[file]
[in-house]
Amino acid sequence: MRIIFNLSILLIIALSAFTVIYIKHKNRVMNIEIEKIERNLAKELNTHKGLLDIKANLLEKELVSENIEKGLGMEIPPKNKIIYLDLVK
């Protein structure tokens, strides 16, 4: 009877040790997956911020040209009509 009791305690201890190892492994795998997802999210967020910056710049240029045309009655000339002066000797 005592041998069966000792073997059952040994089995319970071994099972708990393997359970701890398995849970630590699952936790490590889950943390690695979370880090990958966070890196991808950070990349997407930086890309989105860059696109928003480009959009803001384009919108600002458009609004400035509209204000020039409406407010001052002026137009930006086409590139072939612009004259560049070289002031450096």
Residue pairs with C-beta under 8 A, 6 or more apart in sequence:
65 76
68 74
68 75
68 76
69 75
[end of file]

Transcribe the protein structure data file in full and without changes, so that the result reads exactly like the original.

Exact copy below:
[in-house]
Amino acid sequence: MRIIFNLSILLIIALSAFTVIYIKHKNRVMNIEIEKIERNLAKELNTHKGLLDIKANLLEKELVSENIEKGLGMEIPPKNKIIYLDLVK
């Protein structure tokens, strides 16, 4: 009877040790997956911020040209009509 009791305690201890190892492994795998997802999210967020910056710049240029045309009655000339002066000797 005592041998069966000792073997059952040994089995319970071994099972708990393997359970701890398995849970630590699952936790490590889950943390690695979370880090990958966070890196991808950070990349997407930086890309989105860059696109928003480009959009803001384009919108600002458009609004400035509209204000020039409406407010001052002026137009930006086409590139072939612009004259560049070289002031450096």
Residue pairs with C-beta under 8 A, 6 or more apart in sequence:
65 76
68 74
68 75
68 76
69 75